Keyword cannibalisation occurs when too many pages are optimised for the same keyword. This creates confusion and increases the chances that search engines will choose a less-than-ideal page to rank for that keyword.
Creating uncertainty might lead search engines to choose other results from competitors with more strength and reliability than from your site.
Targeting a specific search term across multiple pages almost always leads to keyword cannibalisation. When more than one page is designed to rank for one particular keyword, you end up competing with yourself.
Think of it like a chess game where youre playing on both sides of the board. Positioning more than one type of content will divide your forces, reducing the effectiveness and confusing both Google and your users.
Think about it, why launch two pieces of content and try to position them for the same keyword - or rather, the same search intention - when they could be addressed in a single page?
How to Avoid Keyword Cannibalisation
Unfortunately, there is no perfect single solution for fixing keyword cannibalisation issues. However, there are several best practice approaches you can combine to ensure you are doing as much as possible to repair any existing issues and prevent them from happening in the future.
Check your Title Tags
Since SEO titles are one of the strongest ways for conveying content relevancy, it would make sense that the first place you should check is here.
Check your Internal Links
When you link from one page to another on your site, the anchor text of your links also conveys the purpose of the page that you're linking to.
A mistake which we see all the time is linking to another page on your site with the keyword that you want to rank for as the anchor text.
By analysing your anchor text to pages, you can make sure that you are using the correct keywords for each link to signal to search engines what the destination page is about.
Once you've got content for a keyword refined to one high-quality page or a landing page, consistently working it into internal anchor text is a great way to drive traffic to that page and increase its conversion rate.
When you identify links pointing towards an undesirable page, swap the destination for the one that you do want to rank.
If you wish, you could also remove the links altogether, but make sure that this does not impact the usability of the page.
You also need to ensure that you do not create orphaned pages , as these can cause entirely new issues on their own.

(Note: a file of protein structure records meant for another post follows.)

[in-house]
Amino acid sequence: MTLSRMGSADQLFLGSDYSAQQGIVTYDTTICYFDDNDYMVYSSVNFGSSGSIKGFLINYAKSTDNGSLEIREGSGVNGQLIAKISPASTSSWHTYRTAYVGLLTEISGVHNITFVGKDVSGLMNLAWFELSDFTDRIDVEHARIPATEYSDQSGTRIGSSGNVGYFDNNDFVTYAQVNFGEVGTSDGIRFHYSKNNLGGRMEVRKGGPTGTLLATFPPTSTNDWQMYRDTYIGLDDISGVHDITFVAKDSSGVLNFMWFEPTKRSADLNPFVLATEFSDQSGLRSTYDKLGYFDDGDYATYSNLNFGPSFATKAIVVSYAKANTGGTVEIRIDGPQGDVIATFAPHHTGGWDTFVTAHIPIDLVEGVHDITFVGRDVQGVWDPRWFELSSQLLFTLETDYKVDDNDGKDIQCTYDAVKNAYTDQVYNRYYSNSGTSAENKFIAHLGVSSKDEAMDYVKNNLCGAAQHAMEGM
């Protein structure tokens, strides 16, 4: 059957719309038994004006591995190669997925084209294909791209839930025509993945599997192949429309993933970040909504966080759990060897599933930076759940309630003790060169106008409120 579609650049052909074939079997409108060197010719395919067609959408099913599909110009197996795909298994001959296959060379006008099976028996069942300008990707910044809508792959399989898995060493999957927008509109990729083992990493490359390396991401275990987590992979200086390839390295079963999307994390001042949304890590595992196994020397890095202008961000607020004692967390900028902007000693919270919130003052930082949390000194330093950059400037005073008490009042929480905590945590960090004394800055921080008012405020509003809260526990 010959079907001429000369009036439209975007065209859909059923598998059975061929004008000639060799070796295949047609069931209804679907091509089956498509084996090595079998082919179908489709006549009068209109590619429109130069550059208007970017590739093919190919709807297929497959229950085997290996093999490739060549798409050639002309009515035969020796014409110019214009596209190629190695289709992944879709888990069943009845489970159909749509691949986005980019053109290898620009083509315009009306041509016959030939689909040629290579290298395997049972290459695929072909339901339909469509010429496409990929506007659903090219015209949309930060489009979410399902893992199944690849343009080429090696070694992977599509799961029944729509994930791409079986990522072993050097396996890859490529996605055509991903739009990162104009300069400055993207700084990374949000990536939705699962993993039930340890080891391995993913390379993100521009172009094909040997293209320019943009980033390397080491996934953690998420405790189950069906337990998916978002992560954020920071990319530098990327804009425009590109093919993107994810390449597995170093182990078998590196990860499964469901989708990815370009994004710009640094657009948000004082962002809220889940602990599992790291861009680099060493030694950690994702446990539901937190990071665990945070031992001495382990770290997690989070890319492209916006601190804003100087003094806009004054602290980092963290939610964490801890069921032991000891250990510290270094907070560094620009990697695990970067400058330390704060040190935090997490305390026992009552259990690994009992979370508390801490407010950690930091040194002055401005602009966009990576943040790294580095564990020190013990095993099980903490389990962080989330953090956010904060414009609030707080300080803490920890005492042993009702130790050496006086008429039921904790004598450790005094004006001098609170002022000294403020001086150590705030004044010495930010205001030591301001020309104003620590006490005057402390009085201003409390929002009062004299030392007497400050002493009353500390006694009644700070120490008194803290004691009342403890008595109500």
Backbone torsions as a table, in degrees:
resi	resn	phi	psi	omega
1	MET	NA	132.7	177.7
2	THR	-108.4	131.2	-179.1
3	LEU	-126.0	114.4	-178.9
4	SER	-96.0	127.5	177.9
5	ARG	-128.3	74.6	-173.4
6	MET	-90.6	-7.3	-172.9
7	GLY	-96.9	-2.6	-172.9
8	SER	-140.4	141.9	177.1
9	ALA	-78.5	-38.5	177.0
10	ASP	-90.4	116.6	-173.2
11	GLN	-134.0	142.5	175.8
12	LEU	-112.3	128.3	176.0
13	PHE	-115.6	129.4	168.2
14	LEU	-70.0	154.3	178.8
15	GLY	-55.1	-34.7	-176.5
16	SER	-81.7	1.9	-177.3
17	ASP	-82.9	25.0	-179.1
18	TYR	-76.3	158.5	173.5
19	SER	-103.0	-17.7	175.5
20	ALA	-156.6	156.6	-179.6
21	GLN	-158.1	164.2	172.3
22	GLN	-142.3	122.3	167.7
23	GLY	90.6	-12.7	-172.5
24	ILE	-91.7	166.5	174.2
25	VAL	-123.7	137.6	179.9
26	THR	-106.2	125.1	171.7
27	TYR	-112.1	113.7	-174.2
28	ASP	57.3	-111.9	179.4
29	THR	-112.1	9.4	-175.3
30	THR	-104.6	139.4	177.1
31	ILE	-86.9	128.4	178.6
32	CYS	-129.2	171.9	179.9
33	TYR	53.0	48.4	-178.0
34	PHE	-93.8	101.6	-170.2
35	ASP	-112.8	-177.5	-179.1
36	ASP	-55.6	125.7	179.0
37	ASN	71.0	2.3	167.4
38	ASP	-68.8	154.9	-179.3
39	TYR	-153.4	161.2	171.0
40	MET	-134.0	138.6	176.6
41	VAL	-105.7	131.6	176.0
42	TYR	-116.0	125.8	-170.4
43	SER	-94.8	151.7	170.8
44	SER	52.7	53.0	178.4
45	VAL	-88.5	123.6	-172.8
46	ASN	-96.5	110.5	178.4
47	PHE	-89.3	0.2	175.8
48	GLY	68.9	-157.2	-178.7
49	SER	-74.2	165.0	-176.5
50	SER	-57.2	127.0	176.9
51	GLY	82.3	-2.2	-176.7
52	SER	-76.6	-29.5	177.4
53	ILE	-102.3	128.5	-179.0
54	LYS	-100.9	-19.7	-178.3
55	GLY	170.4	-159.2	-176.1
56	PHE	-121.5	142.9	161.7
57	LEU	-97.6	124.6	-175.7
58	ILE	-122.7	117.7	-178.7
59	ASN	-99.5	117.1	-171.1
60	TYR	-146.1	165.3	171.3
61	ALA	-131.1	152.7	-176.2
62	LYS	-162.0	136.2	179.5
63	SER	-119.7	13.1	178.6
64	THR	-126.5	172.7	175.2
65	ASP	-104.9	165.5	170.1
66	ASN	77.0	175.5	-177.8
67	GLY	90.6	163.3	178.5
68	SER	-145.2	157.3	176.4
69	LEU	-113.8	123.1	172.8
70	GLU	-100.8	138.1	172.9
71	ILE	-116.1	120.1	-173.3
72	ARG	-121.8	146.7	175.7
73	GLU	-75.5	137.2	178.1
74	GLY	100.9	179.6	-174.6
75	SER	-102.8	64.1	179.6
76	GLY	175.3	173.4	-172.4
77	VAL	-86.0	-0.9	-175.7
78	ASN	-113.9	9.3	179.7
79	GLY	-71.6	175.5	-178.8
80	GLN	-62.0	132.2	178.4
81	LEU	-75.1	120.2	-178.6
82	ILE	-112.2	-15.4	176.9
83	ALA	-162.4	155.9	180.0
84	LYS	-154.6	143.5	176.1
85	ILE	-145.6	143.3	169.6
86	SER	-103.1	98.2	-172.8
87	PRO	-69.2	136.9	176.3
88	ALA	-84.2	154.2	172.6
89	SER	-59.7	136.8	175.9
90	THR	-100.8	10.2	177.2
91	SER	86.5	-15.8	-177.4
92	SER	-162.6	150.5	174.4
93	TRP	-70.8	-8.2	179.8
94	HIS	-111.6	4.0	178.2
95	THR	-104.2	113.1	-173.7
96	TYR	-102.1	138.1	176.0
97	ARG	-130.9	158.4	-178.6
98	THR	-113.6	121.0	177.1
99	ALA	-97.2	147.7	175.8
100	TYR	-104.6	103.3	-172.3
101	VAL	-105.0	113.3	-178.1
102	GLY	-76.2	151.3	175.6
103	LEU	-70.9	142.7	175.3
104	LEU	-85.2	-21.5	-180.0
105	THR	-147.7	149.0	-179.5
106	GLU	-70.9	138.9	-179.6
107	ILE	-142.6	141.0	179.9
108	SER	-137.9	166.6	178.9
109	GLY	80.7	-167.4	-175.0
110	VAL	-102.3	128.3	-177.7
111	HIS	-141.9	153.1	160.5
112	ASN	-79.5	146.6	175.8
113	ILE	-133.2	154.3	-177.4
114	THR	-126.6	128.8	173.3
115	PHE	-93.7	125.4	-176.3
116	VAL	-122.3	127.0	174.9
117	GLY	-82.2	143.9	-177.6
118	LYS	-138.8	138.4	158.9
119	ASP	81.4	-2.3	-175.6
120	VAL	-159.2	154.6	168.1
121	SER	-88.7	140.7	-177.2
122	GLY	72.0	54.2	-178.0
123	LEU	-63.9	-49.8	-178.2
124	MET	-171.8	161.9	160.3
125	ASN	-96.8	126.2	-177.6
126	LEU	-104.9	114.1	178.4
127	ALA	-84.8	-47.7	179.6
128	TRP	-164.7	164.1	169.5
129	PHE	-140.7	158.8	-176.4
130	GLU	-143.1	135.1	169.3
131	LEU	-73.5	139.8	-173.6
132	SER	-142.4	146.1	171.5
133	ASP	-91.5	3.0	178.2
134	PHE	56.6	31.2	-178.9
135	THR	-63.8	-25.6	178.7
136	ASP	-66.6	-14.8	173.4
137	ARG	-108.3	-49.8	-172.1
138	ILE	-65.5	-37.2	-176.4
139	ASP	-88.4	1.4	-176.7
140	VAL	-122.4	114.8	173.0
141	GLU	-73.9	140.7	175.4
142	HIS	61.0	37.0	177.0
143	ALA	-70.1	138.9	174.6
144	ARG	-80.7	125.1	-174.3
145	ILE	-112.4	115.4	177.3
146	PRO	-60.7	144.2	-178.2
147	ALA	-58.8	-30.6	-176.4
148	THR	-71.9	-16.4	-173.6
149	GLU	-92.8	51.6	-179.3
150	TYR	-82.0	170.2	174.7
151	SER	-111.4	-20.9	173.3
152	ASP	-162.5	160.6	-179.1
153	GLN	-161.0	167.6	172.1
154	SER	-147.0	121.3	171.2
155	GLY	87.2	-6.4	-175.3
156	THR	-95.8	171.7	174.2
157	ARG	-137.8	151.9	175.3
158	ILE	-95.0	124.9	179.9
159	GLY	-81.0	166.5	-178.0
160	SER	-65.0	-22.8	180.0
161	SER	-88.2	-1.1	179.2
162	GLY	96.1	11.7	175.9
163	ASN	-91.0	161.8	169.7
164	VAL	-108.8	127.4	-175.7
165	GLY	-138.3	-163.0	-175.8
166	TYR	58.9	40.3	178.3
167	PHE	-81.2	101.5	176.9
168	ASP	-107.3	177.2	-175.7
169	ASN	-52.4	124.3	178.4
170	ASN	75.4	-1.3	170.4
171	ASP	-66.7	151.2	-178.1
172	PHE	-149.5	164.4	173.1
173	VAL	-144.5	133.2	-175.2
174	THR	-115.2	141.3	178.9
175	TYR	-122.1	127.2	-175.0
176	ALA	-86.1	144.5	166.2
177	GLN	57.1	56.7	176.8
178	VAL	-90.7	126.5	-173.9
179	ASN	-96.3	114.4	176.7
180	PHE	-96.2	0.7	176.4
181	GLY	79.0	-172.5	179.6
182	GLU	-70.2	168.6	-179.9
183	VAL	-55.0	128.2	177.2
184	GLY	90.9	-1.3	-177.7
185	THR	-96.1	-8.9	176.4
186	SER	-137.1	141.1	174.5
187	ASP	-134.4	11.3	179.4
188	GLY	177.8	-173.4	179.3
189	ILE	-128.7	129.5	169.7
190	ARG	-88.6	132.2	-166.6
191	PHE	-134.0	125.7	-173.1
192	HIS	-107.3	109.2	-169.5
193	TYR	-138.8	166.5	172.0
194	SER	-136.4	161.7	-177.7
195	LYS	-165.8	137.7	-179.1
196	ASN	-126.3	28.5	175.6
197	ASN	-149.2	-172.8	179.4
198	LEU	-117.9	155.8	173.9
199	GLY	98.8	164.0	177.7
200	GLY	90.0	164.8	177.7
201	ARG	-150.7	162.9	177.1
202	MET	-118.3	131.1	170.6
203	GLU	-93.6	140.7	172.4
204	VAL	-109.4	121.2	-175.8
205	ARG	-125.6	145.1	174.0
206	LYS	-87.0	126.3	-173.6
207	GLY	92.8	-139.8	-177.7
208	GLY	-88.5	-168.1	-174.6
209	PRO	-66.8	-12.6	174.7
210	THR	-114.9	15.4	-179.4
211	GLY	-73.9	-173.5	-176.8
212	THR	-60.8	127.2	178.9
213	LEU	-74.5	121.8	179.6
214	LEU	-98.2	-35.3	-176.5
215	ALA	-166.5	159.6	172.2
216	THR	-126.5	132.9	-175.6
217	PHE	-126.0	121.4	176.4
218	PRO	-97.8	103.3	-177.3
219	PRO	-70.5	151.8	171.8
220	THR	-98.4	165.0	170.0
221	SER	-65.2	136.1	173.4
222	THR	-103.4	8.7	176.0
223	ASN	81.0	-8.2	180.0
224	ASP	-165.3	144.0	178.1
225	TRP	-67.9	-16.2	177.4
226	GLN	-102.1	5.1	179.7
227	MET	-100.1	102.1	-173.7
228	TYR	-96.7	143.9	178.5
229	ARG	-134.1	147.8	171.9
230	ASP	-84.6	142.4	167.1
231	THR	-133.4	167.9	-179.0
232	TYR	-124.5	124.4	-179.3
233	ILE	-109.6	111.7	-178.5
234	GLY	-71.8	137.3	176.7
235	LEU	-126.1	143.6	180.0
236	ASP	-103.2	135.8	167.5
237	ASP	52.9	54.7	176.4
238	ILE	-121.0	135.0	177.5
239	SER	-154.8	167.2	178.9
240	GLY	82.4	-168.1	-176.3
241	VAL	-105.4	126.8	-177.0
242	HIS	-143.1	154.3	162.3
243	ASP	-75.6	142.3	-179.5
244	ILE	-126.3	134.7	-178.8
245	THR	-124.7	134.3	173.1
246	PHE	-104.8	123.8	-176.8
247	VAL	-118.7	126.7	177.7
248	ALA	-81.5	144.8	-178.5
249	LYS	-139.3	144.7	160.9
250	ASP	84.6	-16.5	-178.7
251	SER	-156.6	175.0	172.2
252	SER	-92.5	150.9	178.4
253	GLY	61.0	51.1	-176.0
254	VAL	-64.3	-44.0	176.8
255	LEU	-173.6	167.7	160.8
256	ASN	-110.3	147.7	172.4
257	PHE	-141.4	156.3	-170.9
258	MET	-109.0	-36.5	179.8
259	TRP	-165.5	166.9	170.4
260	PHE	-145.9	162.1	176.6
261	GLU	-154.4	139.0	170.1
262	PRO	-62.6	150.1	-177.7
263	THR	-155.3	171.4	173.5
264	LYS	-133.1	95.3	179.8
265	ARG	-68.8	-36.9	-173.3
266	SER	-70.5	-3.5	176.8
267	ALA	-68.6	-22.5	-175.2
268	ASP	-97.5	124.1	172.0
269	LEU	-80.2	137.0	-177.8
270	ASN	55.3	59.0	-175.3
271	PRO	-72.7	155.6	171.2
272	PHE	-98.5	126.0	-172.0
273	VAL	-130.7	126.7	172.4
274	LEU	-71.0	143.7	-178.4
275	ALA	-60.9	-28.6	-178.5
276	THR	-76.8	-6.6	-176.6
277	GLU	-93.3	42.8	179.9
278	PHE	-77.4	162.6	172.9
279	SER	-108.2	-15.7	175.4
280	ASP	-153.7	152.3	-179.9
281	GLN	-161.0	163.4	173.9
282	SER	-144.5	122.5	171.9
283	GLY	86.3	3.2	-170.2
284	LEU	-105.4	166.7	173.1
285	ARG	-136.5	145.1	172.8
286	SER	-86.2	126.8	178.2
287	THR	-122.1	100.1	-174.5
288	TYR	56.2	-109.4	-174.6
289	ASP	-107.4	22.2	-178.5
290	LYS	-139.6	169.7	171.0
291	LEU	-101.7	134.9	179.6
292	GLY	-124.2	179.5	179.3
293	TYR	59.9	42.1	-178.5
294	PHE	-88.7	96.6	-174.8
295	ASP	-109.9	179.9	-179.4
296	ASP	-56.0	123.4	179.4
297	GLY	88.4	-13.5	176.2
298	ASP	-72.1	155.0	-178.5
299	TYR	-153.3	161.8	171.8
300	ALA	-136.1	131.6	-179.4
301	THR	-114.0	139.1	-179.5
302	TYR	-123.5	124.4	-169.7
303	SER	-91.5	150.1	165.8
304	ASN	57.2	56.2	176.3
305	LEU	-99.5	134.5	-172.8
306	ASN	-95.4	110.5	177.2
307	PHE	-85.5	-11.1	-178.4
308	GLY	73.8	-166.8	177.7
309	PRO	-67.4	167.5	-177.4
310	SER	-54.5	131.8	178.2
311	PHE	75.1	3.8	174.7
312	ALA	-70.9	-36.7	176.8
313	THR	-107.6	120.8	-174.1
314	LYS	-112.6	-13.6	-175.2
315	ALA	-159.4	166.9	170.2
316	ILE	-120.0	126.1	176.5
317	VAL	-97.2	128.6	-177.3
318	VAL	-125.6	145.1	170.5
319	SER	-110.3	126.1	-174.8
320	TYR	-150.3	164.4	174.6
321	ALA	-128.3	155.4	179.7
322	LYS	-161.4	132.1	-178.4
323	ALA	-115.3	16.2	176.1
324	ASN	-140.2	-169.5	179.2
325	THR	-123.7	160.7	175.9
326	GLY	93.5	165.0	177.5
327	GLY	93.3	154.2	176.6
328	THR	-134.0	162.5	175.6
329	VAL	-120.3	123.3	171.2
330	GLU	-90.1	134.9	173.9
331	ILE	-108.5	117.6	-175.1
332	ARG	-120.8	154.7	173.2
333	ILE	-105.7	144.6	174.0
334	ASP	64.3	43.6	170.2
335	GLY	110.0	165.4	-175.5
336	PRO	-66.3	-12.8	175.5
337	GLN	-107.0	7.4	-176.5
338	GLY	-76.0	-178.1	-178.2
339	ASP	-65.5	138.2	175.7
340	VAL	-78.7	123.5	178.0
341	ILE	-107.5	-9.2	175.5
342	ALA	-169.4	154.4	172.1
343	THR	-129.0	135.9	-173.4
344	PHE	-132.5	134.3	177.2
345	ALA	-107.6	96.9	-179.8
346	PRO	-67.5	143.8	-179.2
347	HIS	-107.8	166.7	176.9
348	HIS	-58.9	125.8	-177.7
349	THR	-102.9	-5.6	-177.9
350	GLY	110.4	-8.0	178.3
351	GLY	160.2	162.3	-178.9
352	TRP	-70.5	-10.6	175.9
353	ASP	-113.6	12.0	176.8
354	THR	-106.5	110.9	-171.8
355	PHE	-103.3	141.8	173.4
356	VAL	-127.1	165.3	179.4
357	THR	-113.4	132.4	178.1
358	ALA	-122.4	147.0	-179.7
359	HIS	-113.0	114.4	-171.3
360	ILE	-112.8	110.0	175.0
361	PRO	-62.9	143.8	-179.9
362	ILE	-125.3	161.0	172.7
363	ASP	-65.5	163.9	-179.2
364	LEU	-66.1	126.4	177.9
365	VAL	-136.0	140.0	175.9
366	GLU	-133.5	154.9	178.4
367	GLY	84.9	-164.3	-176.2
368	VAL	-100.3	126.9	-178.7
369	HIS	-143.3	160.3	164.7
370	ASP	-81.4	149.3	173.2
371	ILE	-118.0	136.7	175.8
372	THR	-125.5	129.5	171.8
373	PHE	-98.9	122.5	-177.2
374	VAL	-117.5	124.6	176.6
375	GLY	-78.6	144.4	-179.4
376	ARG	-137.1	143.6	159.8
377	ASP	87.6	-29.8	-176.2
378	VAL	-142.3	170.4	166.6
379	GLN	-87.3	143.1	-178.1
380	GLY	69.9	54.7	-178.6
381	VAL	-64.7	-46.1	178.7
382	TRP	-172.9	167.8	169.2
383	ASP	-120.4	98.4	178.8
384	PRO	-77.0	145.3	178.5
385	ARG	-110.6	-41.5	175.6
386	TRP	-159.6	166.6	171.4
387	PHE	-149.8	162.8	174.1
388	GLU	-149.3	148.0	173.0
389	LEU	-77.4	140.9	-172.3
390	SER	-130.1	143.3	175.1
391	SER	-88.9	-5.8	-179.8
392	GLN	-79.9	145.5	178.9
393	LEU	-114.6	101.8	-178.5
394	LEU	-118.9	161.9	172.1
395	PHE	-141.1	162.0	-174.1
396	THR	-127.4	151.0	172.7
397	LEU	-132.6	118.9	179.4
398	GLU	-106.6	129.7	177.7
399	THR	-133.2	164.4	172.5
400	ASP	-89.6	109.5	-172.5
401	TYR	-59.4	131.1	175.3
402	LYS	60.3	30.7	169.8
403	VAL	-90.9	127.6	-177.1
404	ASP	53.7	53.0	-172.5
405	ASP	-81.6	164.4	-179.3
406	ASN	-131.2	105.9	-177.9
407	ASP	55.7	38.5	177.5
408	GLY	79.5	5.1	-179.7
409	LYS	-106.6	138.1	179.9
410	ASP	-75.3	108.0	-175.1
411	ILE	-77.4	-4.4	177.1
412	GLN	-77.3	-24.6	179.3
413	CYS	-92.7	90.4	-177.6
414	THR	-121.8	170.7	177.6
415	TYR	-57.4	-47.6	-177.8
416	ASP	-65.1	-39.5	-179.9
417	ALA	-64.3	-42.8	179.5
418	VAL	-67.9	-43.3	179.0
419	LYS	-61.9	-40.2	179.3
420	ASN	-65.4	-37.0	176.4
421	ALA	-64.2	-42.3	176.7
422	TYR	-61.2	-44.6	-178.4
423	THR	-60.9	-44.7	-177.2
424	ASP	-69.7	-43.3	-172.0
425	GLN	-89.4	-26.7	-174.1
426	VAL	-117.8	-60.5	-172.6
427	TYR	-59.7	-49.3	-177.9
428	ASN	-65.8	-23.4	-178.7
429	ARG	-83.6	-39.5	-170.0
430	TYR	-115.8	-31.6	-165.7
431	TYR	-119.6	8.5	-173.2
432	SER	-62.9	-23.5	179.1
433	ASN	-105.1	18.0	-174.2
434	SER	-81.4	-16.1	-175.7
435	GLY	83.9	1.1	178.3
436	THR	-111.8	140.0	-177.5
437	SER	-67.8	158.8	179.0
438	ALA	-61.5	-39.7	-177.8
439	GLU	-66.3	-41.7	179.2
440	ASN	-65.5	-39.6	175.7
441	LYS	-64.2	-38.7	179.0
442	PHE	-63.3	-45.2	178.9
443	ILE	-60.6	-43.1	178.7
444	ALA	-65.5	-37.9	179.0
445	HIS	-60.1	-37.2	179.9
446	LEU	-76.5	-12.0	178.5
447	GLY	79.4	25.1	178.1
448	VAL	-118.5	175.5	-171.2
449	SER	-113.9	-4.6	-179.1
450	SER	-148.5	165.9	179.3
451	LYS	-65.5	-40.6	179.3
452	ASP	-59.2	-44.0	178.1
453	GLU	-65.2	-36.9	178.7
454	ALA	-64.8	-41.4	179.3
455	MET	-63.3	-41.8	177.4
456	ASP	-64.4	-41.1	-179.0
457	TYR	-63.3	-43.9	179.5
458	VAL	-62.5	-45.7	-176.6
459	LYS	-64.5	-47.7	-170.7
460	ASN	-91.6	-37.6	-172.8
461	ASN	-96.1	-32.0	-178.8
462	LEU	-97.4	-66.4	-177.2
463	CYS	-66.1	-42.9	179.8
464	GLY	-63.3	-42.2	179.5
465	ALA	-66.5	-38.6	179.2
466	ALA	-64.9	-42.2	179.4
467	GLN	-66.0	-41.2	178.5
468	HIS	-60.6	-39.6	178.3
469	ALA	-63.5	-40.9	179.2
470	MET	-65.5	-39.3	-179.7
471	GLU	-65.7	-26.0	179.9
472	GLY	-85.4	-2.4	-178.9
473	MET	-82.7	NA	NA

Merge and Update Old Content
If two pages are vying for position to rank for a particular keyword, merge them together and update the content.
For those pages and for duplicate content, look at combining the content to strengthen one page and eliminate the need for the other page.
Be sure to 301 redirect the old pages to the new page
The added benefit of doing this is that you'll only need one backlink to this new page instead of two.
Delete Non Relevant pages
Topical relevancy is something that search engines are looking for, and if multiple sections of your site are topically the same, then you may wish to remove some pages.
For pages that are useful for your visitors, but you'd rather they not rank in search engines, noindex them.
When you noindex a page, you prevent it from showing up in search results and potentially cannibalising other pages.
Use Canonical Tags
Canonical tags are often misunderstood with noindex tags, and so people are scared to use them on their site.
However, when used properly, a canonical tag can be a great way of reducing keyword cannibalisation issues.
Google has published a very useful guide on how to add a canonical tag to a page.
With a canonical tag, Google knows which page to rank as your most valuable for that keyword.
Create a Content Calendar
If you're creating a lot of content on a regular basis, use an organised blog calendar to manage all the topics you've already covered.
Identify the target keywords for each piece of content to ensure that you don't position them for the same keywords.
A range of keyword planning tools are available on the internet and many of them are free.
Its important to remember that with a good keyword strategy in place, you can avoid keyword cannibalisation altogether, as in most cases, prevention is better than the cure.
Cannibalisation is common in long-operating businesses that have changed products and services over time.
Evaluating how to minimise that cannibalisation must be a part of a marketing plan to upgrade customer experience.
Stopping keyword cannibalisation before it happens is a huge time-saver.
Having a well thought out content marketing plan when you start your project, will lower the risk of keyword cannibalisation.